Conference Paper
Full-text available
Quantifying the interaction between surface processes and tectonics/deep Earth processes is one important aspect of landscape evolution modelling. Both observations and results from numerical modelling indicate that dynamic topography-a surface expression of time-varying mantle convection-plays a significant role in shaping landscape through geolog...
Preprint
Full-text available
Paleogeographic reconstructions are important to understand Earth's tectonic evolution, past eustatic and regional sea level change, hydrocarbon genesis, and to constrain and interpret the dynamic topography predicted by time-dependent global mantle convection models. Several global paleogeographic maps have been compiled and published but they are...
Article
Full-text available
Northern Africa underwent widespread inundation during the Late Cretaceous. Changes in eustasy do not explain the absence of this inundation across the remainder of Africa and the timing and location of documented tectonic deformation does not explain the large-scale paleogeographic evolution. We investigate the combined effects of vertical surface...
Article
Full-text available
The present-day seismic structure of the mantle under the North Atlantic Ocean indicates that the Iceland hotspot represents the surface expression of a deep mantle plume, which is thought to have erupted in the North Atlantic domain during the Palaeocene. The spatial and temporal evolution of the plume since its eruption is still highly debated, a...
Data
Evolution of a model plume erupting at 150 Ma. Plume initiation, evolution and eruption age in a given model depend on the initial model condition and start-time of the model. The non-dimensional temperature field above layer averages, T, is plotted as isosurfaces (colored by non-dimensional temperature) in the range 0.08–0.3. The top 200 km is exc...
Conference Paper
It is generally accepted that the stratigraphic evolution on continental margins results from the interplay of numerous processes, including eustasy, tectonics and sediment supply. Recent research suggests that dynamic topography – the surface expression of time-varying deep Earth processes – also has profound effects on stratigraphic architecture...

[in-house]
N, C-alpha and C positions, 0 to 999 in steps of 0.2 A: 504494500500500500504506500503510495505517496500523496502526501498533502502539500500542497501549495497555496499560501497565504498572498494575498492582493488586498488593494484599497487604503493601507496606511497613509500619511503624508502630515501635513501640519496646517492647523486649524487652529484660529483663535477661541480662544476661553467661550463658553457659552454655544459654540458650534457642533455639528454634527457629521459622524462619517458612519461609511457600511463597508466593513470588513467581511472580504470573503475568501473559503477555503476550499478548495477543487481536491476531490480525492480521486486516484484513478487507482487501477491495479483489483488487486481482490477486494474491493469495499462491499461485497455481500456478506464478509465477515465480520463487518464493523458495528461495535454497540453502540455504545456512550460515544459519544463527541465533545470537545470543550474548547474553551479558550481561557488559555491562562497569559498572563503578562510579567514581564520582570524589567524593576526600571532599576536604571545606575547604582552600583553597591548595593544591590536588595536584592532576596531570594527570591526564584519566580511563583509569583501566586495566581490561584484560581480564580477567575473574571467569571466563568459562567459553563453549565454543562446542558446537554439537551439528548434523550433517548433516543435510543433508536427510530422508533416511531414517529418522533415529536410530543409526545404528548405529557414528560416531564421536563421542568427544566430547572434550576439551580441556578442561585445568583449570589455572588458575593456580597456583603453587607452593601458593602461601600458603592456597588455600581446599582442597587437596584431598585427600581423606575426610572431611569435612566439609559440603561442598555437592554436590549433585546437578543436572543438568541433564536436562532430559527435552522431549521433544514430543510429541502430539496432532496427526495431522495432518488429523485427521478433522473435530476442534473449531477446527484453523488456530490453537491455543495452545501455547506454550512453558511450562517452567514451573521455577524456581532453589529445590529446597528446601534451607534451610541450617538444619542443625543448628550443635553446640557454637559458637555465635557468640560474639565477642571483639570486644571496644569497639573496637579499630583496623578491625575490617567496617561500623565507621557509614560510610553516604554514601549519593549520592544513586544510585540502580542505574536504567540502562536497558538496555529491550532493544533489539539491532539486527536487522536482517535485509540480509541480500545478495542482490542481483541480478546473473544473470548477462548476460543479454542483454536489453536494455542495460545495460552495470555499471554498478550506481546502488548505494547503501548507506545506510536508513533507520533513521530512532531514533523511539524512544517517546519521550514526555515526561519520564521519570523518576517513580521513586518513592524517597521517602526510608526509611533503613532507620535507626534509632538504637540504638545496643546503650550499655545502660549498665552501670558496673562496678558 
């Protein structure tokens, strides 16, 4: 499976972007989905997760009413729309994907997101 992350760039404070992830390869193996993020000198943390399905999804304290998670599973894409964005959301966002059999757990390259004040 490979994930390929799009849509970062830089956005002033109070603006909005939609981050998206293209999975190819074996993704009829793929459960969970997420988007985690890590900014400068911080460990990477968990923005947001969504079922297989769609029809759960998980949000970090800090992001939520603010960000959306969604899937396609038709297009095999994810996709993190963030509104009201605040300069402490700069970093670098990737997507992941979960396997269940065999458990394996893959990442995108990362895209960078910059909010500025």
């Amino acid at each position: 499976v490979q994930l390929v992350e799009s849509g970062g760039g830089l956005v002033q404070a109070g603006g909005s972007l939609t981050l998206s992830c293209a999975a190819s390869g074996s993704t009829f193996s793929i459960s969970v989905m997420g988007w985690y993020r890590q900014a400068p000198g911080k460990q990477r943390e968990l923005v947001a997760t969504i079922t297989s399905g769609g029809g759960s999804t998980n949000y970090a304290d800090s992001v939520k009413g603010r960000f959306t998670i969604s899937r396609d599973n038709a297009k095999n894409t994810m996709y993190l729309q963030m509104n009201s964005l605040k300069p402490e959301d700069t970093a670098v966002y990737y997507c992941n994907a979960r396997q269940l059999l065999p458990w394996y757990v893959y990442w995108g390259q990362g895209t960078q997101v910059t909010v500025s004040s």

Article
The breakup of Pangea in the Jurassic saw the opening of major ocean basins at the expense of older Tethyan and Pacific oceanic plates. Although the Tethyan seafloor spreading history has been lost to subduction, proxy indicators from multiple generations of Tethyan ribbon terranes, as well as the active margin geological histories of volcanism and...
Preprint
The breakup of Pangea in the Jurassic saw the opening of major ocean basins at the expense of older Tethyan and Pacific oceanic plates. Although the Tethyan seafloor spreading history has been lost to subduction, proxy indicators from multiple generations of Tethyan ribbon terranes and the active margin geological histories of volcanism and ophioli...
Preprint
Full-text available
The present-day seismic structure of the mantle under the North Atlantic indicates that the Iceland hotspot represents the surface expression of a deep mantle plume, which is thought to have erupted in the North Atlantic during the Paleocene. The spatial and temporal evolution of the plume since its eruption is still highly debated, and little is k...
Article
Full-text available
The Sundaland continental promontory, as the core of Southeast Asia, is one of the lowest lying continental regions, with half of the continental area presently inundated by a shallow sea. The role of mantle convection in driving long-wavelength topography and vertical motion of the lithosphere in this region has often been ignored when interpretin...
Article
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View video animations for this paper on the EarthByte Youtube channel: https://www.youtube.com/channel/UCa41IQEhmmuXmz9J6iMfsnA Age progressive volcanic hotspot tracks are typical surface expressions of plate tectonic movement atop narrow plumes of hot material within the Earth’s mantle1. Seismic imaging reveals that these plumes can be of deep o...
Article
Full-text available
The pace of scientific discovery is being transformed by the availability of 'big data' and open access, open source software tools. These innovations open up new avenues for how scientists communicate and share data and ideas with each other and with the general public. Here, we describe our efforts to bring to life our studies of the Earth system...
Data
Modelled topography of the eastern Australian highlands since 150 million years ago. The model is based on a coupled plate tectonic-mantle convection model run on the Australian high performance computer Raijin (http://nci.org.au/systems-services/na...). The model shows that the time-dependent interaction of plate motion with mantle downwellings an...